Ephesians 1:1  "Paul, an apostle of Jesus Christ by the will of God, to the saints which are at Ephesus, and to the faithful in Christ Jesus: 

The letters that the Apostle Paul wrote are arranged much like a letter that would be written by most people today.  They begin with who is writing and by what authority they are writing.  Next, they tell us whom the letter is addressing.  Subsequently you have the body of the letter.  Finally, you have the close of the letter.

Paul is the one that wrote the letter to the Church at Rome.  It is important that we know who wrote the letter for by knowing the person who wrote the letter we can relate to his background and experience.  The name, Paul, was his Roman name and meant "small."  His Hebrew name was Saul, which meant "great."  At first, he was known as Saul and was considered great in the eyes of the Jews religious leaders.  However, after God struck him down on the road to Damascus, he become known as Paul and he thus became "small" in his own eyes.  Similarly, we should not seek greatness for ourselves, but be content to be small in order that we might magnify our great God.  

Paul was an apostle of Jesus Christ.  The word, "apostle," means chosen and sent of God.  Based on Paul's Damascus road experience, we know that it was Christ who chose Paul and not Paul who chose Christ.  We also read in that experience that Christ had a labor for Paul and sent him to that labor: The Lord told Ananias concerning Paul, "Go thy way: for he is a chosen vessel unto me, to bear my name before the Gentiles, and kings, and the children of Israel: For I will show him how great things he must suffer for my name's sake."  Paul was not one of the original twelve apostles, but in Paul's words, "And last of all he was seen of me also, as of one born out of due time.  For I am the least of the apostles, that am not meet to be called an apostle, because I persecuted the church of God."  Paul, also, called himself "the apostle of the Gentiles." 

Again, we reiterate, Paul did not seek to be an apostle, but God chose him to be an apostle, thus his apostleship was by the "will of God."  This is true of all the true God-called gospel ministry.  They do not seek to be preachers of the gospel, but God calls them to be preachers of the gospel.

Paul addresses this epistle to the "saints which are at Ephesus, and to the faithful in Christ Jesus."  All of Paul's epistles are addressed to Spirit-born children of God.  He does not address any of his epistles to someone who is not born of the Spirit of God.  The word, "saint," comes from the Greek word, "hagios," meaning holy or set apart.  The saints are set apart by God's election of a people before the foundation of the world.  In addition, they are set apart by the new or Spiritual birth.  Thus, a saint is a born-again child of God. 

Now Paul did not address this epistle to those who "have faith in Christ Jesus," but to the "faithful in Christ Jesus."  While it is true that the faithful do have faith in Christ Jesus, yet the thought here is the position of the faithful.  The faithful are in Christ Jesus.  Thus, Paul is not trying to get them in Christ Jesus for they are already in Christ Jesus. 

While this epistle is not addressed to us, it is for us.  "All scripture is given by inspiration of God and is profitable for doctrine, for reproof, for correction, for instruction in righteousness, that the man of God may be perfect, thoroughly furnished unto all good works."  Thus, while not all scripture is addressed to us, all scripture is for us.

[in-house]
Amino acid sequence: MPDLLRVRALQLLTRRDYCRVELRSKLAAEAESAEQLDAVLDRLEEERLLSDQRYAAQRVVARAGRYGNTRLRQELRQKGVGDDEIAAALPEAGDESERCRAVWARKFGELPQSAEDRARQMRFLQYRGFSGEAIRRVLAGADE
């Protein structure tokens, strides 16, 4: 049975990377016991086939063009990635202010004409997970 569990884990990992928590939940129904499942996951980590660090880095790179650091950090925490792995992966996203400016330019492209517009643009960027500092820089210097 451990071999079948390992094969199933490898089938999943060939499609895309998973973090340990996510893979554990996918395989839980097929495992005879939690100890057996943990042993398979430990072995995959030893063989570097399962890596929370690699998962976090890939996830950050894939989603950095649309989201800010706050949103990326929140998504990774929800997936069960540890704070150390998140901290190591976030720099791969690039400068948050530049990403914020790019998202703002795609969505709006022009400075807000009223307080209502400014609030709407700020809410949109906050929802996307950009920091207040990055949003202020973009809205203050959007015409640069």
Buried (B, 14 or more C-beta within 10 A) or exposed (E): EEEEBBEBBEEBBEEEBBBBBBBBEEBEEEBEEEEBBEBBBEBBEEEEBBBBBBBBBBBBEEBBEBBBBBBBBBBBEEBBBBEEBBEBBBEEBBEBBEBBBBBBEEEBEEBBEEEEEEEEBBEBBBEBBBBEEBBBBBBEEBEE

Ephesians 1:2   "Grace be to you, and peace, from God our Father, and from the Lord Jesus Christ." 

There are two great themes in the epistles of Paul: grace and peace.  In the opening of every epistle, Paul makes a statement similar to the one above.  Further, in the closing of every epistle, Paul mentions once again the grace of God.  Thus, it can be said that Paul opens and closes every epistle with the mention of God's grace. 

Grace means the unmerited favor of God bestowed upon undeserving creatures.  It is by the grace of God that God works the following things for us and in us:

    1.  Salvation from sin (2 Tim. 1:8 "Be not thou therefore ashamed of the testimony of our Lord, nor of me his prisoner: but be thou partaker of the afflictions of the gospel according to the power of God; 9 Who hath saved us, and called us with an holy calling, not according to our works, but according to his own purpose and grace, which was given us in Christ Jesus before the world began.")

    2.  The Spiritual birth (Eph. 2:1 "And you hath he quickened, who were dead in trespasses and sins: 2 Wherein in time past ye walked according to the course of this world, according to the prince of the power of the air, the spirit that now worketh in the children of disobedience: 3 Among whom also we all had our conversation in times past in the lusts of our flesh, fulfilling the desires of the flesh and of the mind; and were by nature the children of wrath, even as others. 4 But God, who is rich in mercy, for his great love wherewith he loved us, 5 Even when we were dead in sins, hath quickened us together with Christ, (by grace ye are saved;)"

    3.  Our belief (Acts 18:27 "And when he was disposed to pass into Achaia, the brethren wrote, exhorting the disciples to receive him: who, when he was come, helped them much which had believed through grace:")

    4.  Obedience to the faith (Rom 1:5 "By whom we have received grace and apostleship, for obedience to the faith among all nations, for his name.")

    5.  Justification (Rom 3:24 "Being justified freely by his grace through the redemption that is in Christ Jesus:")

    6.  Eternal life (Rom 5:21 "That as sin hath reigned unto death, even so might grace reign through righteousness unto eternal life by Jesus Christ our Lord.")

    7.  God's election of a people (Rom 11:5 "Even so then at this present time also there is a remnant according to the election of grace. 6 And if by grace, then is it no more of works: otherwise grace is no more grace. But if it be of works, then is it no more grace: otherwise work is no more work.")